Saturday, January 9, 2021

FCC To Drop Section 230 Issue

The FCC won't move forward with an attempt to regulate how online media companies treat speech by users, outgoing chairman Ajit Pai said this week.

Mediapost reports the comment came during an interview for C-SPAN's “The Communicators' series.” Pai said there wasn't enough time to complete the necessary administrative procedures before President-elect Joe Biden takes office. Pai previously said he will leave the agency on January 20, the same day as Biden's inauguration.

In October, Pai said the FCC would consider issuing regulations to “clarify” Section 230 of the Communications Decency Act -- the 25-year-old law that protects internet companies from liability for decisions about how to treat content created by users.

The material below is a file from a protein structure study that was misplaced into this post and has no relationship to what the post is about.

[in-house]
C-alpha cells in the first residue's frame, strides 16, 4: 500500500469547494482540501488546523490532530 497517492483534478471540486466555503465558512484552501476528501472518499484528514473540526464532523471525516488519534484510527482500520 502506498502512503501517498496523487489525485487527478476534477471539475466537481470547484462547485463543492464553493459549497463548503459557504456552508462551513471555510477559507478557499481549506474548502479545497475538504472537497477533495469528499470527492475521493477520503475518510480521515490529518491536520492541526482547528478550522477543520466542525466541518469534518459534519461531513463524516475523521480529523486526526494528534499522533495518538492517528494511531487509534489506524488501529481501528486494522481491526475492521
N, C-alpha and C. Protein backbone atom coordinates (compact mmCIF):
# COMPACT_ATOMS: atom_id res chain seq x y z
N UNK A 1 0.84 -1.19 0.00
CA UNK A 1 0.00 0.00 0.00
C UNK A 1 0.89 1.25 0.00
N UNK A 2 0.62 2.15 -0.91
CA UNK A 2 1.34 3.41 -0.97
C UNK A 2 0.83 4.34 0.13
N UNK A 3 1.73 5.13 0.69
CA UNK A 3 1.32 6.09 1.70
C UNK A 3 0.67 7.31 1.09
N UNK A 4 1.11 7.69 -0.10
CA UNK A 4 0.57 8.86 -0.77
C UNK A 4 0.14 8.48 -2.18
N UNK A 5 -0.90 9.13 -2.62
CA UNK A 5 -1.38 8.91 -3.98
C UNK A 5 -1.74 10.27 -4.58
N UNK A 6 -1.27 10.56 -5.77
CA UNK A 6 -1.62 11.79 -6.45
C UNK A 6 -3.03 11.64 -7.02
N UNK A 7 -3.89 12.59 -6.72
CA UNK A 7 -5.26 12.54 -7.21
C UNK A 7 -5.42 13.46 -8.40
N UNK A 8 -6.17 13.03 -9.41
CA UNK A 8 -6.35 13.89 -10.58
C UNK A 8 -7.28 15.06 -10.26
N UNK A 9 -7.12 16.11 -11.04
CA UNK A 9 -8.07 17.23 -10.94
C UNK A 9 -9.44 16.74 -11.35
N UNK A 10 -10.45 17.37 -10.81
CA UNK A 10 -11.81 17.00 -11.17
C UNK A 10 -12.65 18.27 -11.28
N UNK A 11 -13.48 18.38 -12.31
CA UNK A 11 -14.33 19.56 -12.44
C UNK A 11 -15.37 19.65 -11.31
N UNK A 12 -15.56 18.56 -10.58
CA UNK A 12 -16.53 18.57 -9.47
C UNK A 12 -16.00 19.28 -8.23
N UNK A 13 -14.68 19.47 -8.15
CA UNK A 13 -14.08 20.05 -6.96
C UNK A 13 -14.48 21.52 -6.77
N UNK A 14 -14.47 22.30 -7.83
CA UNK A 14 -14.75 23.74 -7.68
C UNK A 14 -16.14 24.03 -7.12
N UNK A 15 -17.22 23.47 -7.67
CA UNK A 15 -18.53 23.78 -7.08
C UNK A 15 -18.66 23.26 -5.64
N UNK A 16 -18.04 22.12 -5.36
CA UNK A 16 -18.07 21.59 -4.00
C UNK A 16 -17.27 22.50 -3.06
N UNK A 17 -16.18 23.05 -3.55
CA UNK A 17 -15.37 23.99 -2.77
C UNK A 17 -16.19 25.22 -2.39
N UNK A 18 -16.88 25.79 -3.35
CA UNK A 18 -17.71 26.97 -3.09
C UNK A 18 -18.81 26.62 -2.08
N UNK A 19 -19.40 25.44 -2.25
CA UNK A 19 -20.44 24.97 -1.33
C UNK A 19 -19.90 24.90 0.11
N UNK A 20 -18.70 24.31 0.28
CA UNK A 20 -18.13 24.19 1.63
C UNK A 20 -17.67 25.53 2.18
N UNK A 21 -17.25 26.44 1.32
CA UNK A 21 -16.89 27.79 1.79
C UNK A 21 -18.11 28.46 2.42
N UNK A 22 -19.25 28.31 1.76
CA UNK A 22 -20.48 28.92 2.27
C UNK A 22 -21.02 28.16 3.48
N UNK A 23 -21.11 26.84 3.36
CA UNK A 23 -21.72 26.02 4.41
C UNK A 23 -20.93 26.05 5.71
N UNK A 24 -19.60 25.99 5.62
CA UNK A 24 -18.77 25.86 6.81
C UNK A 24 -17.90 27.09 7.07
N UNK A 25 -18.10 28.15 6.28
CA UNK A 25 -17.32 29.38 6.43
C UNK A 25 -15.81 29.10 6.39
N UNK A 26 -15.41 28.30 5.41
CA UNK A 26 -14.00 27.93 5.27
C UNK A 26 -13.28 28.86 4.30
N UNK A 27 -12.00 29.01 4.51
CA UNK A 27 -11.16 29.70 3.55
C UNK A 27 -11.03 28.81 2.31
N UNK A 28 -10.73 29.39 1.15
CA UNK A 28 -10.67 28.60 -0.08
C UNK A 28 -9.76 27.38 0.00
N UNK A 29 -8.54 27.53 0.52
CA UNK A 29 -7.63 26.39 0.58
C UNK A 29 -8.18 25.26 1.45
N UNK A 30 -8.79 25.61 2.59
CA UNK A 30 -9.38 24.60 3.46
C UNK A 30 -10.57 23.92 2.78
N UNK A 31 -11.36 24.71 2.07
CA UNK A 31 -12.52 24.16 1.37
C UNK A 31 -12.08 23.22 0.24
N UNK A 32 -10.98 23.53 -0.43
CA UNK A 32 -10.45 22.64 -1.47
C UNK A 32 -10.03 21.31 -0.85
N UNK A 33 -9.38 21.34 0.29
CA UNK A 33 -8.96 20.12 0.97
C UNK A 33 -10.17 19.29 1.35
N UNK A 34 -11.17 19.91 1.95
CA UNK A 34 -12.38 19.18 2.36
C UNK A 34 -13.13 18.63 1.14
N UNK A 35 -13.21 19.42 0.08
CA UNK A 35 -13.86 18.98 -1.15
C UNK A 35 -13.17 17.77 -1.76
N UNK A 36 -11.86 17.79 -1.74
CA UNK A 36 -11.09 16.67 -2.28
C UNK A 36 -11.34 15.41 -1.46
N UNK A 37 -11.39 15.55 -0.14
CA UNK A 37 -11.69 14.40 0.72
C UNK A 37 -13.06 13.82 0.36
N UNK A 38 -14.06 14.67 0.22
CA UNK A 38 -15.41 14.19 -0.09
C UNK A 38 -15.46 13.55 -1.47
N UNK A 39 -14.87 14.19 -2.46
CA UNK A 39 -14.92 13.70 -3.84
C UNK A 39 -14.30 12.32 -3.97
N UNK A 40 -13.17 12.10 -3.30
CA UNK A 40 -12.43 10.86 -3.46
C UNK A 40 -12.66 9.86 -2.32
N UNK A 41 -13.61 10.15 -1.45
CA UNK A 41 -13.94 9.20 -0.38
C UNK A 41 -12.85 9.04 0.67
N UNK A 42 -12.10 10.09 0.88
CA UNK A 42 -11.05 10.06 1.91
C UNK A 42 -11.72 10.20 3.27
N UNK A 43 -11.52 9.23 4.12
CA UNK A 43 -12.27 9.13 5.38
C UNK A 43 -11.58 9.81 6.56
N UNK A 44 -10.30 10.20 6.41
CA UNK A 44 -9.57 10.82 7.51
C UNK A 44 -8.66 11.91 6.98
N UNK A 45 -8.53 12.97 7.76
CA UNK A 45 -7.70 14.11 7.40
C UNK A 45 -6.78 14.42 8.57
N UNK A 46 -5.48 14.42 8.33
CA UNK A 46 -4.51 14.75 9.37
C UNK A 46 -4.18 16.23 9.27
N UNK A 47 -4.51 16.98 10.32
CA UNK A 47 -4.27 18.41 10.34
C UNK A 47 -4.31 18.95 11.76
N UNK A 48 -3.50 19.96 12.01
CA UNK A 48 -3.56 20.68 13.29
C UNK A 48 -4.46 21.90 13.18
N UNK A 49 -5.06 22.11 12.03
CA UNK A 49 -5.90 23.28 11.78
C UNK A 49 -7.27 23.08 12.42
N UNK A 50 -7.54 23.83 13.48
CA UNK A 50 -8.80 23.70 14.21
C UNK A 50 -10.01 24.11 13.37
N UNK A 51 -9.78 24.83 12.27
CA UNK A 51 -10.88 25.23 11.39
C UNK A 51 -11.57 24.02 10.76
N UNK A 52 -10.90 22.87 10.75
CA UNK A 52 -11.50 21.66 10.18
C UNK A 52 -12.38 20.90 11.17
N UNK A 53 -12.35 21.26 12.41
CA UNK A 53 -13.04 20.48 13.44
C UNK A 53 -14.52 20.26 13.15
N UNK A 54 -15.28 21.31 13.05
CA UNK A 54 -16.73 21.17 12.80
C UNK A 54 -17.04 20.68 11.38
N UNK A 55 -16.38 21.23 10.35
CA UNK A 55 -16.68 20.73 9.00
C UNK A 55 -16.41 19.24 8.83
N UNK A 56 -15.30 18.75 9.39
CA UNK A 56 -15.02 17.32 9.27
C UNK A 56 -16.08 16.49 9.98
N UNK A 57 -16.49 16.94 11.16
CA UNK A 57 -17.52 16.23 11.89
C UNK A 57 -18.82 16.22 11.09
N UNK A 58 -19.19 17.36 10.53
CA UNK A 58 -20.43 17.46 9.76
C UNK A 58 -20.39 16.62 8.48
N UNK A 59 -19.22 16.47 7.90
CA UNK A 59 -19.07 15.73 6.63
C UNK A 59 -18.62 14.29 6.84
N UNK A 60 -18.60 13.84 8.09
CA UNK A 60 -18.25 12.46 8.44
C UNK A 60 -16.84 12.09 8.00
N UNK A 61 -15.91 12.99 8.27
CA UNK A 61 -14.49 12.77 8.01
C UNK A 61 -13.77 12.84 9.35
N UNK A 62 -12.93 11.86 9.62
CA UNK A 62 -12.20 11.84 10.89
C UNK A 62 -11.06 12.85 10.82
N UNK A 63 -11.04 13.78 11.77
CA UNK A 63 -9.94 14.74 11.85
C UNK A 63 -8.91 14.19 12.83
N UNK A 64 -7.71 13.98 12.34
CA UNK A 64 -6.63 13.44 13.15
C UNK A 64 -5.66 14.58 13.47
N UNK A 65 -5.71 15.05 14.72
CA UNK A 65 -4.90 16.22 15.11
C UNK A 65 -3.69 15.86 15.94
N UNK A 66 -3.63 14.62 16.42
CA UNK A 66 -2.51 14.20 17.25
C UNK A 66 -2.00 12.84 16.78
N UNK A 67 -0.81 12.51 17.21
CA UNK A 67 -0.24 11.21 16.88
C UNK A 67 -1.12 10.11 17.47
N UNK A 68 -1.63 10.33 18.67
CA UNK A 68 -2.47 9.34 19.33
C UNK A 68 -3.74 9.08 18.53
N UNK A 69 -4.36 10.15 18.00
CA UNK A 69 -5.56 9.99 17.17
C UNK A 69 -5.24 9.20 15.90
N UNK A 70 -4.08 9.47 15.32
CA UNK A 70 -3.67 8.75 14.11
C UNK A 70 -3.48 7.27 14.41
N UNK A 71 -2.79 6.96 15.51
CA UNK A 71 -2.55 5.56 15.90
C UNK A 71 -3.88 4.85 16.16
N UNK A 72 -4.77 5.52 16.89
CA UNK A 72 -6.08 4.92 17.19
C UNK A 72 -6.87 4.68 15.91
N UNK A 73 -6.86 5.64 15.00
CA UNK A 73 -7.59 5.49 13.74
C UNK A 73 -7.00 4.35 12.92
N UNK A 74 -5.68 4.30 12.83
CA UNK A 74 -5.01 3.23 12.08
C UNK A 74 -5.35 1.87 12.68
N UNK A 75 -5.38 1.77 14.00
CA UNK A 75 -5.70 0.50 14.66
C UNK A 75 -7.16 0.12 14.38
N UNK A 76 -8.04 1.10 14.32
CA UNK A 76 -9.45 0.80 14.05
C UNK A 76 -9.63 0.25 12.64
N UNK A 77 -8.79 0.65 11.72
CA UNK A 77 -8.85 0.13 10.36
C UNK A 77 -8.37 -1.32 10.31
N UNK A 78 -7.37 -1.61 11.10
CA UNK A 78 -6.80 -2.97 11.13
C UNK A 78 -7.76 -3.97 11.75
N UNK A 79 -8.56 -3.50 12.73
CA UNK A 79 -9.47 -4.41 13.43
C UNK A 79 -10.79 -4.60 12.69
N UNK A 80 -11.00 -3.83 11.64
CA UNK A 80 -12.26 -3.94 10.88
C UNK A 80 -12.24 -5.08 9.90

Pai took that step after the President Trump issued an executive order directing the Commerce Department to petition the FCC for rules to limit tech companies' immunity when they restrict or remove users' posts without a "reasoned explanation.”

Section 230 immunizes companies from lawsuits for removing or placing warning labels on users' speech -- including comments that violate the companies' editorial policies. (Even without Section 230, companies have a First Amendment right to decide what type of speech to ban from its platform. But litigating a First Amendment issue can be more complicated and expensive for companies than obtaining immunity under Section 230.)

Trump's executive order regarding Section 230, issued in May, came shortly after Twitter alerted users that his posts contained dubious statements about voter fraud.

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